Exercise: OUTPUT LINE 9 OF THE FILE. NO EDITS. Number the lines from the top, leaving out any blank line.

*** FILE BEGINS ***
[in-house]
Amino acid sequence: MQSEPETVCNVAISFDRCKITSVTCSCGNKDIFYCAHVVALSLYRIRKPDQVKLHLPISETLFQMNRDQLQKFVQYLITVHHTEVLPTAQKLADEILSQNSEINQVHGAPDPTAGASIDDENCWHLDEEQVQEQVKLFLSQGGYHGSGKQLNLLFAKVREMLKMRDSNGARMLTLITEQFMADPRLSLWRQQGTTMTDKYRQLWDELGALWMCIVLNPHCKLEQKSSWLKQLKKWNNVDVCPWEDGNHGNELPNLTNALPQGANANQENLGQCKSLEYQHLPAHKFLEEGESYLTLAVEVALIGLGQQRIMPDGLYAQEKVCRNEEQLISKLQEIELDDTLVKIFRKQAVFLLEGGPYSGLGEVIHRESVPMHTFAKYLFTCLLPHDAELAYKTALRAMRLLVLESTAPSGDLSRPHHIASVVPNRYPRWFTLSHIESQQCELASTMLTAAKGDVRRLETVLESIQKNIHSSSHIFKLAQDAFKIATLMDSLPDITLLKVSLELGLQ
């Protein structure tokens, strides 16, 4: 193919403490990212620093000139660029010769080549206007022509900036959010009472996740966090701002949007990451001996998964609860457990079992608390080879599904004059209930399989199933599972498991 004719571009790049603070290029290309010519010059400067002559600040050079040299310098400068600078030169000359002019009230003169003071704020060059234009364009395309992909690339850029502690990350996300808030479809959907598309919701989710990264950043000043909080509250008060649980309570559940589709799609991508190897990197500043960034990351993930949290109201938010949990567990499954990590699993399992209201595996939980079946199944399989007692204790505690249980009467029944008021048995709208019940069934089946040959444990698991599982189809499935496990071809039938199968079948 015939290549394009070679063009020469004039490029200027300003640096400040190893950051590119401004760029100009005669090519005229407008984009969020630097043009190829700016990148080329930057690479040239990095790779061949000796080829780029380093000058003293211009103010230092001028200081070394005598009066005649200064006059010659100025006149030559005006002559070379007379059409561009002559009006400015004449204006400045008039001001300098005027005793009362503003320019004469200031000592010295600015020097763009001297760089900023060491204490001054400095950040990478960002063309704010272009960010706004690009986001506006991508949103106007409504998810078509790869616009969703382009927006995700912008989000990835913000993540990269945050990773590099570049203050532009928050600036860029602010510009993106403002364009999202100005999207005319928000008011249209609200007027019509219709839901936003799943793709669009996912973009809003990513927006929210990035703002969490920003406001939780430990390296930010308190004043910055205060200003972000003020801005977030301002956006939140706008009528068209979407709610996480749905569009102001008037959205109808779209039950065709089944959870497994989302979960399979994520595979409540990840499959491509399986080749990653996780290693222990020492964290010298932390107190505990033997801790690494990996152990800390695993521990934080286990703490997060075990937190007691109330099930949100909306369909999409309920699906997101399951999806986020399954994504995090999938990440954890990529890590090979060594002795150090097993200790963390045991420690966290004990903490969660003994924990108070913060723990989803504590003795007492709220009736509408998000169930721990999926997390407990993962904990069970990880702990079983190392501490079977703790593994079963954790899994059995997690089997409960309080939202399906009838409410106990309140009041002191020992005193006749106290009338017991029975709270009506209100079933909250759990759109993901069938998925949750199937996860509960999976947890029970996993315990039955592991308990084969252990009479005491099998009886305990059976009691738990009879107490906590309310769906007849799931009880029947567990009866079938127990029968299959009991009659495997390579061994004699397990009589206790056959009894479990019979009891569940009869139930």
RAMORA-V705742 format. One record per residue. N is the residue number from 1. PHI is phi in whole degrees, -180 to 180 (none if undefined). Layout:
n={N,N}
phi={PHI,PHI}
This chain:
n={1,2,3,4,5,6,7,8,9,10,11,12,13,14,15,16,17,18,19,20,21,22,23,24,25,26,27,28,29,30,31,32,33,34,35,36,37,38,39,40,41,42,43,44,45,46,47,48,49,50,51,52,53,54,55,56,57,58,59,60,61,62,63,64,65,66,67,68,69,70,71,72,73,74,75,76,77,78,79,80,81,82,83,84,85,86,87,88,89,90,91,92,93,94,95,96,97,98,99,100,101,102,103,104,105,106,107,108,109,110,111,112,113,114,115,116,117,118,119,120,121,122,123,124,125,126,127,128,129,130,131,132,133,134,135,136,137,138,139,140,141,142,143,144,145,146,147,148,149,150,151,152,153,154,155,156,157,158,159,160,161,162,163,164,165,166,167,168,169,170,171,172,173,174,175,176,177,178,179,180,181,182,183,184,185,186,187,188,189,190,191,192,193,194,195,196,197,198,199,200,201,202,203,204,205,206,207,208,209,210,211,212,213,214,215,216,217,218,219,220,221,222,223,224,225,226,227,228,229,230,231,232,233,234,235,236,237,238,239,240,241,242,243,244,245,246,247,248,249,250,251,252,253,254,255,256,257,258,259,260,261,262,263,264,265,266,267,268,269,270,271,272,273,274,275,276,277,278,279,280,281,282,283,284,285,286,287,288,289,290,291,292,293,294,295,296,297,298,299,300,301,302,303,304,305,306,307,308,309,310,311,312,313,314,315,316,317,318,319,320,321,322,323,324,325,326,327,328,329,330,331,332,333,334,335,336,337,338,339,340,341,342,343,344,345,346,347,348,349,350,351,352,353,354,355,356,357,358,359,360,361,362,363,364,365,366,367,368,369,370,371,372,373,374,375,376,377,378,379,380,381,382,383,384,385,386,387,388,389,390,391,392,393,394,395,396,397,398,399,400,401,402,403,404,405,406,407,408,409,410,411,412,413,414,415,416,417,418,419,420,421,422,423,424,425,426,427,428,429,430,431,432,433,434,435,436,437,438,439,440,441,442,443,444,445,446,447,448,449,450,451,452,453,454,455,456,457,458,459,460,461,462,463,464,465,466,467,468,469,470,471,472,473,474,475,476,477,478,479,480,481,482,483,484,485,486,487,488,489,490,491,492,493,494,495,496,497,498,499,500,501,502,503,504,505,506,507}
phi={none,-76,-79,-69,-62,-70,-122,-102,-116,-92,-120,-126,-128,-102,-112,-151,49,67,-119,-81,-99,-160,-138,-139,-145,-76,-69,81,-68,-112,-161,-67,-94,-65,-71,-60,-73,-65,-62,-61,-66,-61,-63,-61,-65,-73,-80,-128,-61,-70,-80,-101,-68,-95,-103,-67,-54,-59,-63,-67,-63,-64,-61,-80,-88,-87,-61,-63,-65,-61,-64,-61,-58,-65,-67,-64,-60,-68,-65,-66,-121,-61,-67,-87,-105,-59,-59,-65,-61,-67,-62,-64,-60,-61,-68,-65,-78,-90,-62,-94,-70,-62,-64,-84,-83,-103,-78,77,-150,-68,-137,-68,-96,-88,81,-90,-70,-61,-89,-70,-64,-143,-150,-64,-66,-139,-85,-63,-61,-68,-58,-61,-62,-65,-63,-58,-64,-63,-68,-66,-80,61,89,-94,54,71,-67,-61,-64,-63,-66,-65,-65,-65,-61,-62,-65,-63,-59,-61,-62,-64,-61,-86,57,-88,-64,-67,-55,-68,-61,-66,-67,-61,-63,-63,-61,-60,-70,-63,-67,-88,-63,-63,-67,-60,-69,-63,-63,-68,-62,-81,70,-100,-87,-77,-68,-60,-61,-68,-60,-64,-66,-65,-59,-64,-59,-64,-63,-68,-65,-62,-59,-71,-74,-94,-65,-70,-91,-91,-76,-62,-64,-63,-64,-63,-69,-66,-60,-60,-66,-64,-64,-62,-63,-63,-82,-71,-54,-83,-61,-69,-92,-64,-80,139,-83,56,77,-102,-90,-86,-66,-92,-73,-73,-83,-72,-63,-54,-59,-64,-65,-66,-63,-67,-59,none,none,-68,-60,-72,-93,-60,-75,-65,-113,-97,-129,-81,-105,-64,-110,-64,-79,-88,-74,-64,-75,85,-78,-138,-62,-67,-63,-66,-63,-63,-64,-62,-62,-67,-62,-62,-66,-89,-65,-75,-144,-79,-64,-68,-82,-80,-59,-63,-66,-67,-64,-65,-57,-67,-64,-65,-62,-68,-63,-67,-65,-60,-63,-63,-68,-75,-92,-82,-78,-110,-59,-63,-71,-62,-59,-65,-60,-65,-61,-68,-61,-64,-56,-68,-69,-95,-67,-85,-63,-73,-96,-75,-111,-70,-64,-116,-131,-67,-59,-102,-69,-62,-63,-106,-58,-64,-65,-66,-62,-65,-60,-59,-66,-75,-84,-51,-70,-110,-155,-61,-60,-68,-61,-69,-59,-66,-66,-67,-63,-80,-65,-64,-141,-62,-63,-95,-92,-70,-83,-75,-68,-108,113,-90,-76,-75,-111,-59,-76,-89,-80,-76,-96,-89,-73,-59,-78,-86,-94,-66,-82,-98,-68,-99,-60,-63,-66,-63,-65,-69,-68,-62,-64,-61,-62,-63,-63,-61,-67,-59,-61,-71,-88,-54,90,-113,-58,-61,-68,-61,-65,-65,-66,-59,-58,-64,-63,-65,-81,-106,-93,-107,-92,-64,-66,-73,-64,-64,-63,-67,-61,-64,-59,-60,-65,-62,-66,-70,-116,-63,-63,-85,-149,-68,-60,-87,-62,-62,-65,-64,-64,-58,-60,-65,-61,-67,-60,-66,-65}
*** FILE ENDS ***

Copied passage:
phi={none,-76,-79,-69,-62,-70,-122,-102,-116,-92,-120,-126,-128,-102,-112,-151,49,67,-119,-81,-99,-160,-138,-139,-145,-76,-69,81,-68,-112,-161,-67,-94,-65,-71,-60,-73,-65,-62,-61,-66,-61,-63,-61,-65,-73,-80,-128,-61,-70,-80,-101,-68,-95,-103,-67,-54,-59,-63,-67,-63,-64,-61,-80,-88,-87,-61,-63,-65,-61,-64,-61,-58,-65,-67,-64,-60,-68,-65,-66,-121,-61,-67,-87,-105,-59,-59,-65,-61,-67,-62,-64,-60,-61,-68,-65,-78,-90,-62,-94,-70,-62,-64,-84,-83,-103,-78,77,-150,-68,-137,-68,-96,-88,81,-90,-70,-61,-89,-70,-64,-143,-150,-64,-66,-139,-85,-63,-61,-68,-58,-61,-62,-65,-63,-58,-64,-63,-68,-66,-80,61,89,-94,54,71,-67,-61,-64,-63,-66,-65,-65,-65,-61,-62,-65,-63,-59,-61,-62,-64,-61,-86,57,-88,-64,-67,-55,-68,-61,-66,-67,-61,-63,-63,-61,-60,-70,-63,-67,-88,-63,-63,-67,-60,-69,-63,-63,-68,-62,-81,70,-100,-87,-77,-68,-60,-61,-68,-60,-64,-66,-65,-59,-64,-59,-64,-63,-68,-65,-62,-59,-71,-74,-94,-65,-70,-91,-91,-76,-62,-64,-63,-64,-63,-69,-66,-60,-60,-66,-64,-64,-62,-63,-63,-82,-71,-54,-83,-61,-69,-92,-64,-80,139,-83,56,77,-102,-90,-86,-66,-92,-73,-73,-83,-72,-63,-54,-59,-64,-65,-66,-63,-67,-59,none,none,-68,-60,-72,-93,-60,-75,-65,-113,-97,-129,-81,-105,-64,-110,-64,-79,-88,-74,-64,-75,85,-78,-138,-62,-67,-63,-66,-63,-63,-64,-62,-62,-67,-62,-62,-66,-89,-65,-75,-144,-79,-64,-68,-82,-80,-59,-63,-66,-67,-64,-65,-57,-67,-64,-65,-62,-68,-63,-67,-65,-60,-63,-63,-68,-75,-92,-82,-78,-110,-59,-63,-71,-62,-59,-65,-60,-65,-61,-68,-61,-64,-56,-68,-69,-95,-67,-85,-63,-73,-96,-75,-111,-70,-64,-116,-131,-67,-59,-102,-69,-62,-63,-106,-58,-64,-65,-66,-62,-65,-60,-59,-66,-75,-84,-51,-70,-110,-155,-61,-60,-68,-61,-69,-59,-66,-66,-67,-63,-80,-65,-64,-141,-62,-63,-95,-92,-70,-83,-75,-68,-108,113,-90,-76,-75,-111,-59,-76,-89,-80,-76,-96,-89,-73,-59,-78,-86,-94,-66,-82,-98,-68,-99,-60,-63,-66,-63,-65,-69,-68,-62,-64,-61,-62,-63,-63,-61,-67,-59,-61,-71,-88,-54,90,-113,-58,-61,-68,-61,-65,-65,-66,-59,-58,-64,-63,-65,-81,-106,-93,-107,-92,-64,-66,-73,-64,-64,-63,-67,-61,-64,-59,-60,-65,-62,-66,-70,-116,-63,-63,-85,-149,-68,-60,-87,-62,-62,-65,-64,-64,-58,-60,-65,-61,-67,-60,-66,-65}